tagIncest/TabooEd P. Rex

Ed P. Rex


Thanks to drksideofthemoon for invaluable research.


Dr. Ira Spinks knocked once before entering the mayor's office. His face foretold the grim news.

"Three more deformed births today," announced the doctor.

"God damn it," swore Mayor Ed Rex. "What the hell is causing this?"

Before the doctor could answer, an aide burst in. "We've got trouble. There's an angry mob outside. If you don't speak to them, I think they're going to riot."

Ed jumped up. "Set up the microphones."

The aide followed his boss. "What about Mrs. Rex?"

Ed's thoughts darted to his wife. She'd been so upset lately -- everyone was -- but there seemed to be something deeper bothering her, some kind of dark edge. He didn't want her to watch events unfold on TV, he'd rather be able to talk to her directly. But there wasn't time now.

"Try to keep Jocelyn away from the television, and tell her I'll be there as soon as I can."

In front of city hall, a large crowd had gathered. People were carrying signs and chanting. Onlookers, civil servants who were supposed to be having productive days in front of their computers, were leaving the surrounding office buildings to watch.

The crowd cheered when the mayor appeared. Even before the technicians finished setting up the sound equipment, the people formed a ragged half circle in front of the building. Police, some on foot and some on horseback, kept the crowd at bay.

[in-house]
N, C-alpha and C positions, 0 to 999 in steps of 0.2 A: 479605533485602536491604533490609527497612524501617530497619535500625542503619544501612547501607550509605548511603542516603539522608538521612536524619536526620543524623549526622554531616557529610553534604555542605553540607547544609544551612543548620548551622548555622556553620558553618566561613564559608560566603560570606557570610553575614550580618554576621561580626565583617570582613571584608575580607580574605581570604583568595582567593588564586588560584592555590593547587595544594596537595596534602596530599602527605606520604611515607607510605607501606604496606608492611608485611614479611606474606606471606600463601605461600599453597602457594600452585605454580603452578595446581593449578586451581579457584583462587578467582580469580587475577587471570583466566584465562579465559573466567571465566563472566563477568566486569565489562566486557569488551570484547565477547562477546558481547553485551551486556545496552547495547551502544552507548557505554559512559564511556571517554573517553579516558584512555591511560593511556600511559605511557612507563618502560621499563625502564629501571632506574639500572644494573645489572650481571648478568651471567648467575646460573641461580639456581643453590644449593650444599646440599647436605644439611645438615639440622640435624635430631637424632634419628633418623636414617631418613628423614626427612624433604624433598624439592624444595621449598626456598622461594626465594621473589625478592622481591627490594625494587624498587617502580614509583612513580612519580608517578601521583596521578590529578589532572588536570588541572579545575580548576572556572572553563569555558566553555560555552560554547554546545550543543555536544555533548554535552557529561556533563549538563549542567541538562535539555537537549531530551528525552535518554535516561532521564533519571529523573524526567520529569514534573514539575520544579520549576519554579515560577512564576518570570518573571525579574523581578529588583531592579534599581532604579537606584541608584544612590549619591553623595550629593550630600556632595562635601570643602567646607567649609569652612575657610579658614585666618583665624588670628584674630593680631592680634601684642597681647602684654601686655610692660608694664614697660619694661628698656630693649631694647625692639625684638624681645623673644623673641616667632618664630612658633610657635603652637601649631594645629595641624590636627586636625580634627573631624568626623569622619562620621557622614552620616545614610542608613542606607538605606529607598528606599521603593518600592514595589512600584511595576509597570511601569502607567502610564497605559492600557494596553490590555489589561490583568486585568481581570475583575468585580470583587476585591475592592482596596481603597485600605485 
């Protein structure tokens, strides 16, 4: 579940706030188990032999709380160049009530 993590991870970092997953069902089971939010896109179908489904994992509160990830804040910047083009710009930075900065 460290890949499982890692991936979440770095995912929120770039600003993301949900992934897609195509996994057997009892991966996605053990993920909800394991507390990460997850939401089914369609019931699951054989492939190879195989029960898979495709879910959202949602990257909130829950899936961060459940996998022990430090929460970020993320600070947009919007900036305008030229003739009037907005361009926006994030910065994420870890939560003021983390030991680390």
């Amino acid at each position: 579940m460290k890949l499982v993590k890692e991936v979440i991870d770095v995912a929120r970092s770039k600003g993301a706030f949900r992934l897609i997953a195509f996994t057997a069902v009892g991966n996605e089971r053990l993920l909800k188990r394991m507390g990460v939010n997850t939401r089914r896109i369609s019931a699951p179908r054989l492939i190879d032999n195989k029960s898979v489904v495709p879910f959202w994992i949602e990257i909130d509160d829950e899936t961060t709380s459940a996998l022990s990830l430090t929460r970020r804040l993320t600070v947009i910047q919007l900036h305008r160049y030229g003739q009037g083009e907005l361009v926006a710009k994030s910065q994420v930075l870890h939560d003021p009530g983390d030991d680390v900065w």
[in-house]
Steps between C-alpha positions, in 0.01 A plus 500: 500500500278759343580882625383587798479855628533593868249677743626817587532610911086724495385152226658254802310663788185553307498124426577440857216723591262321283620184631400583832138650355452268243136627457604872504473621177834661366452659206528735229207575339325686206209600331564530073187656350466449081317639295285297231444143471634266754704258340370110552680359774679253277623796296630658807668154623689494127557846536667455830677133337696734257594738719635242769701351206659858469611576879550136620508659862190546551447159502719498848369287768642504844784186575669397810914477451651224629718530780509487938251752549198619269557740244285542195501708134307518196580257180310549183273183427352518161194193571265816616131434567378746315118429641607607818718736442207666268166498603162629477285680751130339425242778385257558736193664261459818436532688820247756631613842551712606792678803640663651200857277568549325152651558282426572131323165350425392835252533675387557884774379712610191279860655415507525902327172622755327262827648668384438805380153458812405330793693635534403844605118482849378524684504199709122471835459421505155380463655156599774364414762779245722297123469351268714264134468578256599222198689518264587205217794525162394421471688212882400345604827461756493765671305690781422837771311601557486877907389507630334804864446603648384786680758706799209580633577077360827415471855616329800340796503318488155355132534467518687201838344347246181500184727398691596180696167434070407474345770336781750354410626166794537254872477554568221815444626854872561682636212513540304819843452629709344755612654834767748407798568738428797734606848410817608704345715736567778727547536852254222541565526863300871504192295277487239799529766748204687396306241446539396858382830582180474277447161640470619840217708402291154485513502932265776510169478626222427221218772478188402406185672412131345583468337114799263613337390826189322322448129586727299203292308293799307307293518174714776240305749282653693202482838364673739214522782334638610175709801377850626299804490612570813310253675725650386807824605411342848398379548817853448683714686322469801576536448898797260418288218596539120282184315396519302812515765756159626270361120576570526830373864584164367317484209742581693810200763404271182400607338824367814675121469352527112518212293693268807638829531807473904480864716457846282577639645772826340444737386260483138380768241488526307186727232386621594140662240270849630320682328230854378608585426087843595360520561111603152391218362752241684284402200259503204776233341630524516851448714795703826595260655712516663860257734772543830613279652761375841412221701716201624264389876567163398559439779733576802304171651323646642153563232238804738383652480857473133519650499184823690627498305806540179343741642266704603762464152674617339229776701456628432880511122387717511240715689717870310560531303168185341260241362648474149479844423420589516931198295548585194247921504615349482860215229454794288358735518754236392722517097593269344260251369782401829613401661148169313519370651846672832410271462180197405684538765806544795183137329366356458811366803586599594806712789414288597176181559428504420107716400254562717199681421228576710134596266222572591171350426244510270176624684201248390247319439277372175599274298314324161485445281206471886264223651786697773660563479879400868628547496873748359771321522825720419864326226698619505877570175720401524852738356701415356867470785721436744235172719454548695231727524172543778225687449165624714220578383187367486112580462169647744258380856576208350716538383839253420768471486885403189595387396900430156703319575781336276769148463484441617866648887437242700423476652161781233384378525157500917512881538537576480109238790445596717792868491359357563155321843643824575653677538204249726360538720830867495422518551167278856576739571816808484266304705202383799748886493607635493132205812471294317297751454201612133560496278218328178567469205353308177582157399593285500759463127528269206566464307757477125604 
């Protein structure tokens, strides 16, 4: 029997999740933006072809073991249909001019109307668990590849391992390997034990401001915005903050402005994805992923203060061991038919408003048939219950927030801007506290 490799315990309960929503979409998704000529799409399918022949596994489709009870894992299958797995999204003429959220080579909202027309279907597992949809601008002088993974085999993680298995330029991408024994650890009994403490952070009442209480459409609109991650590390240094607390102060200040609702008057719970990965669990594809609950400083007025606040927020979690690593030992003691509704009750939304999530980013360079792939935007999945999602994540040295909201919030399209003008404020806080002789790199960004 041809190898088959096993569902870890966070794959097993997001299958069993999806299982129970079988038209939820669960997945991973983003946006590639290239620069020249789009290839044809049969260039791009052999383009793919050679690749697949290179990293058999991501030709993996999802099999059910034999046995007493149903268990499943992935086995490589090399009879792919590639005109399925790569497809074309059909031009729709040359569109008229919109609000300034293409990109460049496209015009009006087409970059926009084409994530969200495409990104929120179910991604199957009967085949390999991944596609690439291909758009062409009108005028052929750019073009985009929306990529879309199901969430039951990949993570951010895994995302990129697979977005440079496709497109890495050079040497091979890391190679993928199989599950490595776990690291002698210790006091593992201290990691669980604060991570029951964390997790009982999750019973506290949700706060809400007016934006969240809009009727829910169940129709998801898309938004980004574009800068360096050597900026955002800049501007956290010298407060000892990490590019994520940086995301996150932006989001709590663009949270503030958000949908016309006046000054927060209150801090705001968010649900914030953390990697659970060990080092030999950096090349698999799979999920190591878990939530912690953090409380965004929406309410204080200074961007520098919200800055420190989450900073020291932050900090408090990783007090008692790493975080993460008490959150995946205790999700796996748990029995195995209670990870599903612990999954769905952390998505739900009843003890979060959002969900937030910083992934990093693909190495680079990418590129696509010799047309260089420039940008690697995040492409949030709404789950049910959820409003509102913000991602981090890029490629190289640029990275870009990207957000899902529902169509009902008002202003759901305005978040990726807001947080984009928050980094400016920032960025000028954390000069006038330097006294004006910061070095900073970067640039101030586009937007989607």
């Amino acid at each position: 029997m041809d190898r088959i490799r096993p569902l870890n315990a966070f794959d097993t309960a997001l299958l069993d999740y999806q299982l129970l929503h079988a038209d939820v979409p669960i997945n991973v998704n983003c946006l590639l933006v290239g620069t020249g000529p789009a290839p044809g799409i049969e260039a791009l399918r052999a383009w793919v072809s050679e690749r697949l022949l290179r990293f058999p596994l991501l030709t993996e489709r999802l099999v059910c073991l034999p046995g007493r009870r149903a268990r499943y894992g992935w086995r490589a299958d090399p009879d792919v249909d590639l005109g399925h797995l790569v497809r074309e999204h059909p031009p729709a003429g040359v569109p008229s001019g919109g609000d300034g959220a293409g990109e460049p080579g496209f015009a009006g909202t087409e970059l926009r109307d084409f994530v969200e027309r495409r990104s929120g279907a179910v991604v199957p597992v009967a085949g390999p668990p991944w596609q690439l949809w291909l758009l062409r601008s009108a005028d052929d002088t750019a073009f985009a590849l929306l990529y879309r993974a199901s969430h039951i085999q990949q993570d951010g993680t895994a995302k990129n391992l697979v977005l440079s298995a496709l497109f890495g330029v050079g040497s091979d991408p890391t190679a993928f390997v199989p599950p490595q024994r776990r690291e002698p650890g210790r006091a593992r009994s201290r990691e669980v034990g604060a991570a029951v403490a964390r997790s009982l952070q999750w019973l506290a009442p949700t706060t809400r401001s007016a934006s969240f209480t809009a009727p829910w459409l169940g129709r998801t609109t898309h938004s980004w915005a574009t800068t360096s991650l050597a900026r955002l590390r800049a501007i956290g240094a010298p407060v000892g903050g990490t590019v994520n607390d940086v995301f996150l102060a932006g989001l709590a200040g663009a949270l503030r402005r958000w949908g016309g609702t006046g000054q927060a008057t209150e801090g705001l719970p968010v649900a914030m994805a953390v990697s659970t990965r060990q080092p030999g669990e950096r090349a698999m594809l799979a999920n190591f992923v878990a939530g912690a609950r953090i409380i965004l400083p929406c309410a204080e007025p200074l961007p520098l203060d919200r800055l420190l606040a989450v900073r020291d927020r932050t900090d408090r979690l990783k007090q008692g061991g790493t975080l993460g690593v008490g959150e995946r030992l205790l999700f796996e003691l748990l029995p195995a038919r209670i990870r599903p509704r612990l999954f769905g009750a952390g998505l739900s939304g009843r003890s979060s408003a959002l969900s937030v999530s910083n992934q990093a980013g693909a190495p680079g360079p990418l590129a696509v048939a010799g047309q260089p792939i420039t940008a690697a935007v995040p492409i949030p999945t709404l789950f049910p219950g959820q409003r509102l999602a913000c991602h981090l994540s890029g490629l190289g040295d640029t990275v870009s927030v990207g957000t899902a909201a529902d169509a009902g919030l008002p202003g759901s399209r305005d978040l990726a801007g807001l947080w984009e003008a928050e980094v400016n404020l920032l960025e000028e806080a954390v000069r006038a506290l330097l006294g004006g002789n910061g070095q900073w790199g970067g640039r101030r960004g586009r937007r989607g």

"Ladies and gentlemen," Ed started, but was interrupted by a high-pitched blast of feedback. The crowd roared. "Ladies and gentlemen, I appreciate seeing you here today."

This took the people aback. They hadn't expected to be welcomed, to be thanked for their time.

"I know you wouldn't leave your places of work" -- Ed looked pointedly at the city workers, many of whom he knew by name -- "I know you wouldn't come here to talk to me unless it was something very, very important. I have a few things to say, which I hope will reassure you, that in this time of crisis, the city is doing everything it can."

Near the back of the crowd, someone hoisted a sign. In big letters it read, "Where is Lance Reyes?" There was a large picture of the former mayor above the words.

Ed ignored the distraction.

"First, I want to remind you that we have been through difficult times, and we have come through them successfully. When you elected me three years ago, this city was overflowing with filth, there were no jobs, and the electrical supply was unreliable at best. I solved this riddle by securing the aid of private investors who built garbage-burning plants, and we now have a clean city, plenty of jobs, and plenty of power."

The crowd voiced its approval. Some could be heard to murmur, "That's true" or "He's right." Others clapped politely, and a few whistled.

"Now we face before us another crisis," Ed went on, and the crowd grew silent. There was a feeling of apprehension. How would the politician pull off another miracle?

"Today I have ordered the City Investigation Agency Officers -- CIAO -- to launch a full-scale investigation into the -- into the difficulties we have been experiencing."

"It's a plague!" yelled a heckler.